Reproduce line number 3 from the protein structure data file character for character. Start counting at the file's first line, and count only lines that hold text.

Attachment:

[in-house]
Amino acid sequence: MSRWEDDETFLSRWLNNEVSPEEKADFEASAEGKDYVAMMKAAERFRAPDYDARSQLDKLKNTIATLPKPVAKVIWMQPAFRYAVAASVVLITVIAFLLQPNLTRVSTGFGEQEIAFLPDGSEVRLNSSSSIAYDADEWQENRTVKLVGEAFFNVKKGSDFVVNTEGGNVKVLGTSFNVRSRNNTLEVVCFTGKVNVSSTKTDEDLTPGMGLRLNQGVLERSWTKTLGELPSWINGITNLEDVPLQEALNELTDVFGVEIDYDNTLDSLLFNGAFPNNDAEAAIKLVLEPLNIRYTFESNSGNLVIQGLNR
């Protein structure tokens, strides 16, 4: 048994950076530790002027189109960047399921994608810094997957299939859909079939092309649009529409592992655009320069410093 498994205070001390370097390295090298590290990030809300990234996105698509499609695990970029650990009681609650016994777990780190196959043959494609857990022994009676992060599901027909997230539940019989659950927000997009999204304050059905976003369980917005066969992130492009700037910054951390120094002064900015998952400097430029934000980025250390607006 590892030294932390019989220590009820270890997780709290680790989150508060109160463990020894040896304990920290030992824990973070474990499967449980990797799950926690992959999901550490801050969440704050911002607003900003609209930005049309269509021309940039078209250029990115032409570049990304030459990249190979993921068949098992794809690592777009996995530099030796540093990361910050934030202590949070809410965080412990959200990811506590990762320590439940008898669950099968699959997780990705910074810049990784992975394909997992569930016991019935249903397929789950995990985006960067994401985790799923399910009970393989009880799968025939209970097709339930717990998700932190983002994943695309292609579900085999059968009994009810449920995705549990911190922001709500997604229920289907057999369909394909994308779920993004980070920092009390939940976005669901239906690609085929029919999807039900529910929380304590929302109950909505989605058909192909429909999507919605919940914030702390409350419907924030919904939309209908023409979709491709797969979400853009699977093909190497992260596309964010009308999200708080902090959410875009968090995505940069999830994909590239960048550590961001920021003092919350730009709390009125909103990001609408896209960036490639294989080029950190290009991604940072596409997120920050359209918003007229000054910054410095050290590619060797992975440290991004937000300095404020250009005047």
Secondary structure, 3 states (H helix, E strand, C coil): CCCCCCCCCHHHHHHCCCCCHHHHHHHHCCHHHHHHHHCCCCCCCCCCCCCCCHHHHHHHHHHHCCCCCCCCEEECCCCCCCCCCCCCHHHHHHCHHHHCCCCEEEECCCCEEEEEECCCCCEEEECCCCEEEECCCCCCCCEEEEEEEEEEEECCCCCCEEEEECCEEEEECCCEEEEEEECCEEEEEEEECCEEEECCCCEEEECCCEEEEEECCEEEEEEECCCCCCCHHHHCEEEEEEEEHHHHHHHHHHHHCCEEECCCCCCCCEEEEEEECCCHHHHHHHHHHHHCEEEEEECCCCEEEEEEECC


């Protein structure tokens, strides 16, 4: 048994950076530790002027189109960047399921994608810094997957299939859909079939092309649009529409592992655009320069410093 498994205070001390370097390295090298590290990030809300990234996105698509499609695990970029650990009681609650016994777990780190196959043959494609857990022994009676992060599901027909997230539940019989659950927000997009999204304050059905976003369980917005066969992130492009700037910054951390120094002064900015998952400097430029934000980025250390607006 590892030294932390019989220590009820270890997780709290680790989150508060109160463990020894040896304990920290030992824990973070474990499967449980990797799950926690992959999901550490801050969440704050911002607003900003609209930005049309269509021309940039078209250029990115032409570049990304030459990249190979993921068949098992794809690592777009996995530099030796540093990361910050934030202590949070809410965080412990959200990811506590990762320590439940008898669950099968699959997780990705910074810049990784992975394909997992569930016991019935249903397929789950995990985006960067994401985790799923399910009970393989009880799968025939209970097709339930717990998700932190983002994943695309292609579900085999059968009994009810449920995705549990911190922001709500997604229920289907057999369909394909994308779920993004980070920092009390939940976005669901239906690609085929029919999807039900529910929380304590929302109950909505989605058909192909429909999507919605919940914030702390409350419907924030919904939309209908023409979709491709797969979400853009699977093909190497992260596309964010009308999200708080902090959410875009968090995505940069999830994909590239960048550590961001920021003092919350730009709390009125909103990001609408896209960036490639294989080029950190290009991604940072596409997120920050359209918003007229000054910054410095050290590619060797992975440290991004937000300095404020250009005047």